Slave Pianos, The Execution Protocol (II), Institutional (Catalogue Essay)

Tomorrow Will Be the Same but Not as This Is

By Angela Goddard and Robert Leonard

IMA Catalogue Essay (Extract)

Artists don’t always seek to unveil reality through their reconstructions. The Melbourne-based group Slave Pianos use reenactment to honour and dishonour father-figures. A collaboration between two artists, Danius Kesminas and Michael Stevenson, and two musicologists, Rohan Drape and Neil Kelly, Slave Pianos has gathered an archive of obscure recordings of sound and music works by artists, including canonical international figures like George Maciunas and Louise Bourgeois and local heroes like Peter Tyndall and John Nixon. While much of the material is avant-garde fare, like George Brecht’s Comb Music, some is more traditional, like Domenico de Clario’s ECM-esque ‘Pensive Piano Moods’. Slave Pianos transcribed the recordings into standard Western musical notation, producing printed sheet music like grandma used to play. (This patient endeavour recalls the work of ethnomusicologists documenting ‘other’ musics by transcribing them into Western notation, as if it were a neutral form.) Adding insult to injury, Slave Pianos has these scores mechanically performed by a robotic ‘slave’ on a grand piano (typically, for these musics, a most inappropriate instrument). In the project’s latest iteration, The Execution Protocol, the piano sits in a giant electric chair—recalling the one at Sing-Sing, immortalised by Andy Warhol. An arcing Tesla Coil hums along in selected pieces. 1 Perhaps it is an in-joke about ‘executing’ experimental music. Danius Kesminas argues, with a straight face, that the work has educational value, introducing new audiences to the avant-garde tradition. Some of the artists whose works are covered, especially those who have written cease-and-desist letters, would disagree. Slave Pianos’s cover versions productively miss the point of the originals and insert one of their own. Thus, the group enacts a measure of revenge on the historical avant-garde, although one suspects they may be belated avant-gardists themselves, sadly doomed to repeat the unrepeatable.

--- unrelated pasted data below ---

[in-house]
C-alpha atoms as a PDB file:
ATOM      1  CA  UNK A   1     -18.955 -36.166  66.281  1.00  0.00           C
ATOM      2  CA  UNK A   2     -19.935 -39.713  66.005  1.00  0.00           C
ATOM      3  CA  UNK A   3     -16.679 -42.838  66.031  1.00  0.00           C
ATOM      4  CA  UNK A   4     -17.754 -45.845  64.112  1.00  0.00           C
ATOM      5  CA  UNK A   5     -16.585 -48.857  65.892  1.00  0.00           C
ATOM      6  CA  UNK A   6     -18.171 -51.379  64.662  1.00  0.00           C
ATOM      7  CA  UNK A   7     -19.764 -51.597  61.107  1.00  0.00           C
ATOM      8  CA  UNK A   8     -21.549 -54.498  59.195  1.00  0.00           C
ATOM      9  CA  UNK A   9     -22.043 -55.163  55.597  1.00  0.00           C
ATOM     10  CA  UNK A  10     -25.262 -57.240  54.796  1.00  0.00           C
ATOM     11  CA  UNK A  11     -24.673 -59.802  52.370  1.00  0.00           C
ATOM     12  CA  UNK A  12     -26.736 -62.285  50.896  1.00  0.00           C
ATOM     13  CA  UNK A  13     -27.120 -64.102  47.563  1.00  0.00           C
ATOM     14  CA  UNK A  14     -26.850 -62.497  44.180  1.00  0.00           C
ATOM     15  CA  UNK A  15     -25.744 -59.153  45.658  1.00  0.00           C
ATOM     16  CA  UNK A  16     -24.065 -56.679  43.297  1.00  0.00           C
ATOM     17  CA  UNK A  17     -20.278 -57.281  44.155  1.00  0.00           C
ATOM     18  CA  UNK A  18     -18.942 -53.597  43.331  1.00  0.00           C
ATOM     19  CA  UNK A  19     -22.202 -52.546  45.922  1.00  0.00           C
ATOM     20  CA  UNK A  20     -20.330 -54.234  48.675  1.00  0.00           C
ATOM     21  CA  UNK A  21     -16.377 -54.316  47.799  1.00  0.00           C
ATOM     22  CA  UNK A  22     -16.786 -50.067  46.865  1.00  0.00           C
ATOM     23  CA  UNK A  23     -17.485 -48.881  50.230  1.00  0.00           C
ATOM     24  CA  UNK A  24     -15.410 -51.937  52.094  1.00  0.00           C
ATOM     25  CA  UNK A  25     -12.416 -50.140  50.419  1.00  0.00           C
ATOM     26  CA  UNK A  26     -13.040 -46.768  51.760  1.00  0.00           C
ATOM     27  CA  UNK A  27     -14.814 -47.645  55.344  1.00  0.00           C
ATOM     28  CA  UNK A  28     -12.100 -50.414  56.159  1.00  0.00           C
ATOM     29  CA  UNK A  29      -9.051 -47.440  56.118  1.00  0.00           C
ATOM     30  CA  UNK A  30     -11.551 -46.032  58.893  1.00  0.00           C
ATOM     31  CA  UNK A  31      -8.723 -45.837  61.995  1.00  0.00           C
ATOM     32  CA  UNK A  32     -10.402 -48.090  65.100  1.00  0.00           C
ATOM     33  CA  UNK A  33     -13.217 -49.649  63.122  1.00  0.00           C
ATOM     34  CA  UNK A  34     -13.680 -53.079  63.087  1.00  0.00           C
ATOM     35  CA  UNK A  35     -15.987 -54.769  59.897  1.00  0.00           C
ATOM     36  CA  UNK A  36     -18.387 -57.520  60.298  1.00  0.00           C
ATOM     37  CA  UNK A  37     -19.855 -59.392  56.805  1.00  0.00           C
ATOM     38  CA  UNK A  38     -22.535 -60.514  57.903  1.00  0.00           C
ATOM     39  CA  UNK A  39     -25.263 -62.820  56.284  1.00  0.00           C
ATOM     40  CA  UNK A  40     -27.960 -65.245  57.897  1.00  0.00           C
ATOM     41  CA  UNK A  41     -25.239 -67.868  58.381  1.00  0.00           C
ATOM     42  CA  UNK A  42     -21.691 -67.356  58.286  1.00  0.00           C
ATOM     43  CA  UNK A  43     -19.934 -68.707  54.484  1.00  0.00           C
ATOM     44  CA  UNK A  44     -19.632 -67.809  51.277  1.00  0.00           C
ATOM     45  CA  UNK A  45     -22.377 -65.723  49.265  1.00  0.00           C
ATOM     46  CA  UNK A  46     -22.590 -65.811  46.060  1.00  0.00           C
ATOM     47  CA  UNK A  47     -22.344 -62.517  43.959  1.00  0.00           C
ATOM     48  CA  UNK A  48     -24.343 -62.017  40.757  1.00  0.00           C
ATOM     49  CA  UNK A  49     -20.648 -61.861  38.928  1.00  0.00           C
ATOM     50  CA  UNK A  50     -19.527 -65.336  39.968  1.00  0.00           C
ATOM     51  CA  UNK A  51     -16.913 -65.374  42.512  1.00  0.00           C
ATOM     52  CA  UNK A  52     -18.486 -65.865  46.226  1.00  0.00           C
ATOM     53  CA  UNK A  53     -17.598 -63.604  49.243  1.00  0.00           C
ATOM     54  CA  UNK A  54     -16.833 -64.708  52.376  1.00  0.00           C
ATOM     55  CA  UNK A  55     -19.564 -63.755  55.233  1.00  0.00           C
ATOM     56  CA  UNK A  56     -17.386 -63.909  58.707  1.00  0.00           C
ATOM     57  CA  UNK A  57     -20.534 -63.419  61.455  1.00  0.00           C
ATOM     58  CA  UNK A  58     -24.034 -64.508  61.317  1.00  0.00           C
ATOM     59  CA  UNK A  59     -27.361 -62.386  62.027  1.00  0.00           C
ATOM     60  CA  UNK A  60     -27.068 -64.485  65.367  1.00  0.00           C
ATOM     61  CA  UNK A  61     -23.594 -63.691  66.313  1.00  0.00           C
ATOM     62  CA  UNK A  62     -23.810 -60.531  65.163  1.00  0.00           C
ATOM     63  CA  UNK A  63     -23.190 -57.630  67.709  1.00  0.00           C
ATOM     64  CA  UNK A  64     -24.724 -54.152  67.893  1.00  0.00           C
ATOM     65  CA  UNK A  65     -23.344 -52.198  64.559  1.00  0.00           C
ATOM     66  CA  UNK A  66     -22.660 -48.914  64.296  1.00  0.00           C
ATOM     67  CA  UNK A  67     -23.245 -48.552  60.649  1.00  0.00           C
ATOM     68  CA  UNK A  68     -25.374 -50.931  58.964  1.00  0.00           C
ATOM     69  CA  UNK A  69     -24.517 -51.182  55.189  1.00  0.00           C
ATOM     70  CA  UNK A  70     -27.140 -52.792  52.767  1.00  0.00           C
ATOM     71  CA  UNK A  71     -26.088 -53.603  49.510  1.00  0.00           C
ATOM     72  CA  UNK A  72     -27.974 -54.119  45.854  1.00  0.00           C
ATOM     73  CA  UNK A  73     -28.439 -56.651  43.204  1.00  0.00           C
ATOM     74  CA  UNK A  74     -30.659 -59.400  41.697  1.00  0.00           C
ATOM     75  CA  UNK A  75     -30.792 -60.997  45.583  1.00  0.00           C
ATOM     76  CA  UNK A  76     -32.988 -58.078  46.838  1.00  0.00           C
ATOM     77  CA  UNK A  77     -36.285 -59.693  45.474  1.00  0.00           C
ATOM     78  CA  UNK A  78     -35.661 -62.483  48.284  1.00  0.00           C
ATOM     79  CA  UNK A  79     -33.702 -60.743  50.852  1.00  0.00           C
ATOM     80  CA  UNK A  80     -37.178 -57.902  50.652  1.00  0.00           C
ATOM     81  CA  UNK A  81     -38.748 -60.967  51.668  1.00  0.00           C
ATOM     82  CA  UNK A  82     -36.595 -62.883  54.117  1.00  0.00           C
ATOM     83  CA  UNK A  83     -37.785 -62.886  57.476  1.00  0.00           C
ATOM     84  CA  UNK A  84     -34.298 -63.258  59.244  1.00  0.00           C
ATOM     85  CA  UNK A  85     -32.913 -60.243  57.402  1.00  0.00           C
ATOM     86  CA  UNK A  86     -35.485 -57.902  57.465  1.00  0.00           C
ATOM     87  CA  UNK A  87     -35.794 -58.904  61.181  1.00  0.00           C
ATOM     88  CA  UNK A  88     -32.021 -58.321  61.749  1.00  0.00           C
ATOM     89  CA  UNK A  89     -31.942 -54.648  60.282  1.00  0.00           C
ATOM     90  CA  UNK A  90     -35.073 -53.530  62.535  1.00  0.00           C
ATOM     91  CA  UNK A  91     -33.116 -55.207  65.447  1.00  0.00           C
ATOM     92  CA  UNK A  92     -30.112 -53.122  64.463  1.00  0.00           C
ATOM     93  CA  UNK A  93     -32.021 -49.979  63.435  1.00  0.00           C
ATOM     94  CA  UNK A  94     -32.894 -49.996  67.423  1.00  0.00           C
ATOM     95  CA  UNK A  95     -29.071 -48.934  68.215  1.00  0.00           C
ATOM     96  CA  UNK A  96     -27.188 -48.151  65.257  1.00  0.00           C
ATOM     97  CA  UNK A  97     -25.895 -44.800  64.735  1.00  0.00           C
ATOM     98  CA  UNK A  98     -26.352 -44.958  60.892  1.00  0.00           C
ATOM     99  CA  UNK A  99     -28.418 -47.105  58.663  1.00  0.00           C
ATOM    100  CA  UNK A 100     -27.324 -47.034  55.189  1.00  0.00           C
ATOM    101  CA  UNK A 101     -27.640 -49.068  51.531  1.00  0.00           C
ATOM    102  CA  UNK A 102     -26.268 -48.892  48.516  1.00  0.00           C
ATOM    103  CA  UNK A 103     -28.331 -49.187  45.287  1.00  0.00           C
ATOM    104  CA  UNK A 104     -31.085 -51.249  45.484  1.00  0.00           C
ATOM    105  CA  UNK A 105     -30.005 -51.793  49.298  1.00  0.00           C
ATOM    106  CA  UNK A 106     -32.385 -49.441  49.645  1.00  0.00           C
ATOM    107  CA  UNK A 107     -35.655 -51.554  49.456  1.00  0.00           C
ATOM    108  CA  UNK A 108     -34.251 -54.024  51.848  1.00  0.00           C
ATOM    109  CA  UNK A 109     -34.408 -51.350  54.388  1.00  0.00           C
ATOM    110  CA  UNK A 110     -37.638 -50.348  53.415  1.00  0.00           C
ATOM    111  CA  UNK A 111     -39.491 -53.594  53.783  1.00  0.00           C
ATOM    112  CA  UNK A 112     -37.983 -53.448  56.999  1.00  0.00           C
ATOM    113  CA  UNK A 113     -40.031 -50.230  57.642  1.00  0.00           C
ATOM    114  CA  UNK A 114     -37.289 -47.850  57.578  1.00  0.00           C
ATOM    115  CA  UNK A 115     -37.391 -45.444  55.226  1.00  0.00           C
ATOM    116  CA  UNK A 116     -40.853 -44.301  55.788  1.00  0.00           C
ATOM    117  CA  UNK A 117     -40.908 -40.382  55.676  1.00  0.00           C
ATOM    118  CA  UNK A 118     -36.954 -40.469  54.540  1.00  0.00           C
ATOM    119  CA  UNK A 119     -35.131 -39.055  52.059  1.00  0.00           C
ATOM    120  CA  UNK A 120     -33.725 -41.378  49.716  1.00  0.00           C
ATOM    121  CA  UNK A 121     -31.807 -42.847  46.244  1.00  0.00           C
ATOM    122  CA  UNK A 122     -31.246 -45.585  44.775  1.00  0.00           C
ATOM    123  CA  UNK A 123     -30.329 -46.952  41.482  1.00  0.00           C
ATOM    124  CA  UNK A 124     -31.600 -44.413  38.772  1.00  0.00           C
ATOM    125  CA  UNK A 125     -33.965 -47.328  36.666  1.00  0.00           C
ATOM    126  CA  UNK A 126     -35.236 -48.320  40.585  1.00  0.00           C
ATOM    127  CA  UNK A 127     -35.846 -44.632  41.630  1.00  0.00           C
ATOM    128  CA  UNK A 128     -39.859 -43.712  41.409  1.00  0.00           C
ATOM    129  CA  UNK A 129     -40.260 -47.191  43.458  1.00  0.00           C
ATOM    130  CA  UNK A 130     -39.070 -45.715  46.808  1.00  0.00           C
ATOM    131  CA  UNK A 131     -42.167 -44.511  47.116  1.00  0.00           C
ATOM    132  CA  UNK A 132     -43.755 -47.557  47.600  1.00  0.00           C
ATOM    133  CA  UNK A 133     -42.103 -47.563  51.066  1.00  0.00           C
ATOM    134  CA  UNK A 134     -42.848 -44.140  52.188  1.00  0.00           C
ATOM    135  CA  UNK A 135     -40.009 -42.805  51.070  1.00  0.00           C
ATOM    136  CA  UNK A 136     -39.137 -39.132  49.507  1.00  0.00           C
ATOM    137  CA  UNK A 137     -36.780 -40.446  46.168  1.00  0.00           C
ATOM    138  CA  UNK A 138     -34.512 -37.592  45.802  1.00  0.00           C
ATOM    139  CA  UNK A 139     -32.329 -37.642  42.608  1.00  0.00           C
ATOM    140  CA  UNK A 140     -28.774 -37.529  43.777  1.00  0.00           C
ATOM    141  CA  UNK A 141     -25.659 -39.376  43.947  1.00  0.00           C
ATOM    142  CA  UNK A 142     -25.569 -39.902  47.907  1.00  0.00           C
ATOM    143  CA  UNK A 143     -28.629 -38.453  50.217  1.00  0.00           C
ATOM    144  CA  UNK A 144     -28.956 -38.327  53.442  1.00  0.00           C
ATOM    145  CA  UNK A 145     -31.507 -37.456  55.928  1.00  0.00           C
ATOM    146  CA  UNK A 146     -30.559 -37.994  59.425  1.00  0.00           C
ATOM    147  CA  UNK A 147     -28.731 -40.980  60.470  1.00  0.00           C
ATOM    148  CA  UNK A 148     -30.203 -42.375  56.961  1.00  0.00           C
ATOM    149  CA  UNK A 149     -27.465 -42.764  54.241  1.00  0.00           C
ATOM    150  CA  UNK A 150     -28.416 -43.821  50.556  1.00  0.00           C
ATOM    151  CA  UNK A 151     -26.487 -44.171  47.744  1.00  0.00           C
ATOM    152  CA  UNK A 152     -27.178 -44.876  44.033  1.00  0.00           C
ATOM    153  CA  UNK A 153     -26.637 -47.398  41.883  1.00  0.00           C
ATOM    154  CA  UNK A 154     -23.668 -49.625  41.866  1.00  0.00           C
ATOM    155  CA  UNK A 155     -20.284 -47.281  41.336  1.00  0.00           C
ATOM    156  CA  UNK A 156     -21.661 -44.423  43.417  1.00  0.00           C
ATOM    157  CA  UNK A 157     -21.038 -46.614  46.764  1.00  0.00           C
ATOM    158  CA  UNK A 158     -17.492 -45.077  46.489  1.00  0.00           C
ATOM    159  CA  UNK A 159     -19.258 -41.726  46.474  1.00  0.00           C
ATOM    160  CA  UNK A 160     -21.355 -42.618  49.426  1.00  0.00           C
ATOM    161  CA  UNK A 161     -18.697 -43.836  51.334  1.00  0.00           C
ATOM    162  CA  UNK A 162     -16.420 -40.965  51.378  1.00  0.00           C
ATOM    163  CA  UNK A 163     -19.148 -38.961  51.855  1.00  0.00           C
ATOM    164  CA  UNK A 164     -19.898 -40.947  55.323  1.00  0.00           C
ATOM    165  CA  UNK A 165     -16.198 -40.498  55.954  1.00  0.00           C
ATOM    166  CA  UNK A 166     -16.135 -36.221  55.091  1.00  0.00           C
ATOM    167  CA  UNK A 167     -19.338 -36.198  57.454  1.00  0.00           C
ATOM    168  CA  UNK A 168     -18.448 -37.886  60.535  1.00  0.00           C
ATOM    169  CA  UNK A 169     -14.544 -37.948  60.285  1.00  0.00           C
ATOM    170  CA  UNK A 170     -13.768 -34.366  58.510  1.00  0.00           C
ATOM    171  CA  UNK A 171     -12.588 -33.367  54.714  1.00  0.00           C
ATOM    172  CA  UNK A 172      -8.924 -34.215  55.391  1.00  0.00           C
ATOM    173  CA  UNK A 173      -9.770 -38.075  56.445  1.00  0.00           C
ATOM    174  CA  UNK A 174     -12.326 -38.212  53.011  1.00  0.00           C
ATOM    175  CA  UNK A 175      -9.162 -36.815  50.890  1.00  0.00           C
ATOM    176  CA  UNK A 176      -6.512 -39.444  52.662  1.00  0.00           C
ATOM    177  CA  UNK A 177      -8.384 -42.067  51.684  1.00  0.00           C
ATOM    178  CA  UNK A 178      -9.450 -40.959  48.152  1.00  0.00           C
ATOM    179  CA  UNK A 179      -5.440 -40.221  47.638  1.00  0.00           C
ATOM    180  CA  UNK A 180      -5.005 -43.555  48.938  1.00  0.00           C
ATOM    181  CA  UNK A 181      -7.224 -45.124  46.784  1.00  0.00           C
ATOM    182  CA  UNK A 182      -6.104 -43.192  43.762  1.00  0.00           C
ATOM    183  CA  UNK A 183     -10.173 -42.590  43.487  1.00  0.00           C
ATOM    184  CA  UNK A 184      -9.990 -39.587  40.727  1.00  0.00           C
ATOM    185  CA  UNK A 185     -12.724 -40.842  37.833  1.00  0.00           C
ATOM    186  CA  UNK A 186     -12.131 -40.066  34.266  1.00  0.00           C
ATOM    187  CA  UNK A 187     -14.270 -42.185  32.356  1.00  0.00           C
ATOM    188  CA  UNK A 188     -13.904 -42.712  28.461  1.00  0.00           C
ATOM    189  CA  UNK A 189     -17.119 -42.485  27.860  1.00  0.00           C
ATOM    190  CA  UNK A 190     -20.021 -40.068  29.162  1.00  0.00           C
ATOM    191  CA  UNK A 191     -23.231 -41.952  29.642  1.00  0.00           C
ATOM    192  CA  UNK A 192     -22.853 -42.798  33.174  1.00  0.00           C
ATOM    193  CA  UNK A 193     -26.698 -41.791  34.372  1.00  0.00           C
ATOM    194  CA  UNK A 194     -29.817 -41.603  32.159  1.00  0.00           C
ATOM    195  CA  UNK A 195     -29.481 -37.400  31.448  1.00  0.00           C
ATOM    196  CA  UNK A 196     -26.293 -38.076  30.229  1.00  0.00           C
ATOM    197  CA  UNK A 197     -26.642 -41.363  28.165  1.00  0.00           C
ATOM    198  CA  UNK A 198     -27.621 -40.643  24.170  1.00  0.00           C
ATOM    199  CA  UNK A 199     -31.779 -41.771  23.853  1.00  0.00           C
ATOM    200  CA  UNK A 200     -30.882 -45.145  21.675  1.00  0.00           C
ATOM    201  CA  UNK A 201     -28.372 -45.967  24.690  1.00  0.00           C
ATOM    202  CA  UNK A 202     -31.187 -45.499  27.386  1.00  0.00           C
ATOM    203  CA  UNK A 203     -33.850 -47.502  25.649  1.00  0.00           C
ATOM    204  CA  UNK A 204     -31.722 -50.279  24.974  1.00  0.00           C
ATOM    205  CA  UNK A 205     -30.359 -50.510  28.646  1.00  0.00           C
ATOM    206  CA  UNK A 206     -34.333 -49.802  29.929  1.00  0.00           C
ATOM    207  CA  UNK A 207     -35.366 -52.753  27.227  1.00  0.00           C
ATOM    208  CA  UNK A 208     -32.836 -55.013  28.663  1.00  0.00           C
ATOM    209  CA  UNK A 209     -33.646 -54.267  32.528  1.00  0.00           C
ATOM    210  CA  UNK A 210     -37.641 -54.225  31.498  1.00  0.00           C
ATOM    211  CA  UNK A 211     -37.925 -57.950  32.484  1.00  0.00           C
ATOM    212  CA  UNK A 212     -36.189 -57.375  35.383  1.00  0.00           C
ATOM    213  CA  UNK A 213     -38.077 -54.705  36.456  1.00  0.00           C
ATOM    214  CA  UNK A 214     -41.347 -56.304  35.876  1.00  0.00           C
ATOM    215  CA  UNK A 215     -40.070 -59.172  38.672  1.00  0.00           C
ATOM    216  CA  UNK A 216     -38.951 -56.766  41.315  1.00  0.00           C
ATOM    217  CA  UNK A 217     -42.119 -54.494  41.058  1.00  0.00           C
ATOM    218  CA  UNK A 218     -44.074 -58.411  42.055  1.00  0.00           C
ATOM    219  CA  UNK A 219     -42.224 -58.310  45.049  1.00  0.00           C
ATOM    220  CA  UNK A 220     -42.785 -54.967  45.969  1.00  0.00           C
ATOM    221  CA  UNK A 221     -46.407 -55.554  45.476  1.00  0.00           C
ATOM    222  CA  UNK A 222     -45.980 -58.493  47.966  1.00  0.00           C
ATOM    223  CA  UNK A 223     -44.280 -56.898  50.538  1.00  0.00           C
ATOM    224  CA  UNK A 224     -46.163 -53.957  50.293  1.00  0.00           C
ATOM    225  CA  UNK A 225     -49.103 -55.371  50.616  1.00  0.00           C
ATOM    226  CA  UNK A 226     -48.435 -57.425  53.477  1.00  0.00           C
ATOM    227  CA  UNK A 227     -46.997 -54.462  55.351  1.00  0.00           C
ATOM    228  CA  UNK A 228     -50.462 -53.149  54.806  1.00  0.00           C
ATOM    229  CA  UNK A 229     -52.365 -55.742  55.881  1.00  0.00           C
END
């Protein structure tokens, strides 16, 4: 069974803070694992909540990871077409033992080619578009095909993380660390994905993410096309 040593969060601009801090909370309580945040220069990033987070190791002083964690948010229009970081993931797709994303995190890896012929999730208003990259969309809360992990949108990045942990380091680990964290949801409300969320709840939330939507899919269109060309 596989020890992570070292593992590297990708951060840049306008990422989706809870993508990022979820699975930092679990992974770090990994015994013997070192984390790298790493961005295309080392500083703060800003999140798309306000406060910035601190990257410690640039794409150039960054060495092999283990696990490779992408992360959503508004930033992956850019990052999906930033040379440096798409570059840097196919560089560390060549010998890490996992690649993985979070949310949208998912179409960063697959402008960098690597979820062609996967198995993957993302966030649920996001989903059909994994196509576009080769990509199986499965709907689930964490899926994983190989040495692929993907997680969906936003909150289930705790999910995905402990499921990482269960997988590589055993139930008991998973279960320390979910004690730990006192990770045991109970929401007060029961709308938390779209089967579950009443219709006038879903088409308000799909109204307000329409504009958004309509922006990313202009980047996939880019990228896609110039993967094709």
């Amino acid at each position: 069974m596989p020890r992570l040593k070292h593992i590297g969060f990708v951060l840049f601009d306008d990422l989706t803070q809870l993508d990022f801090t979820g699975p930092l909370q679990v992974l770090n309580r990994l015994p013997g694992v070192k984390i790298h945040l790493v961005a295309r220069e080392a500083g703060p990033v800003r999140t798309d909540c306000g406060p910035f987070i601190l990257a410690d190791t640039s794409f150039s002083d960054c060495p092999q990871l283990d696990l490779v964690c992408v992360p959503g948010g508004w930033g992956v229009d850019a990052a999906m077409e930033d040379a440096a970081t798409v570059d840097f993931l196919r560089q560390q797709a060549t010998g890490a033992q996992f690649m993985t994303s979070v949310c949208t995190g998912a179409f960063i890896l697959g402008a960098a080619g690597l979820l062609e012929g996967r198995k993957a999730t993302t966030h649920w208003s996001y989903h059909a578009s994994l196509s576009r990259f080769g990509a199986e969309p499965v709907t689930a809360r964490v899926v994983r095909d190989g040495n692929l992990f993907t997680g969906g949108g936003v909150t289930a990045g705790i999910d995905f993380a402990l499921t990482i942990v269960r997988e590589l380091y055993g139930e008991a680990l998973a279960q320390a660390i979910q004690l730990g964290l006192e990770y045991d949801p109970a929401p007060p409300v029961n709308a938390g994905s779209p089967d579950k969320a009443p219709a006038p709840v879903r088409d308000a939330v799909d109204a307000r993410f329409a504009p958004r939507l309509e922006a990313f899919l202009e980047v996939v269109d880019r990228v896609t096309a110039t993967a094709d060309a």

1. Slave Pianos’s The Same River Twice installation reenacts a 2007 Slave Pianos installation The Execution Protocol: A War of Currents: Floating Paintings / Piano Execution—On Andy Warhol’s Electric Chair at the National Gallery of Victoria, Melbourne, in which their electric chair was surrounded by Andy Warhol’s Silver Clouds.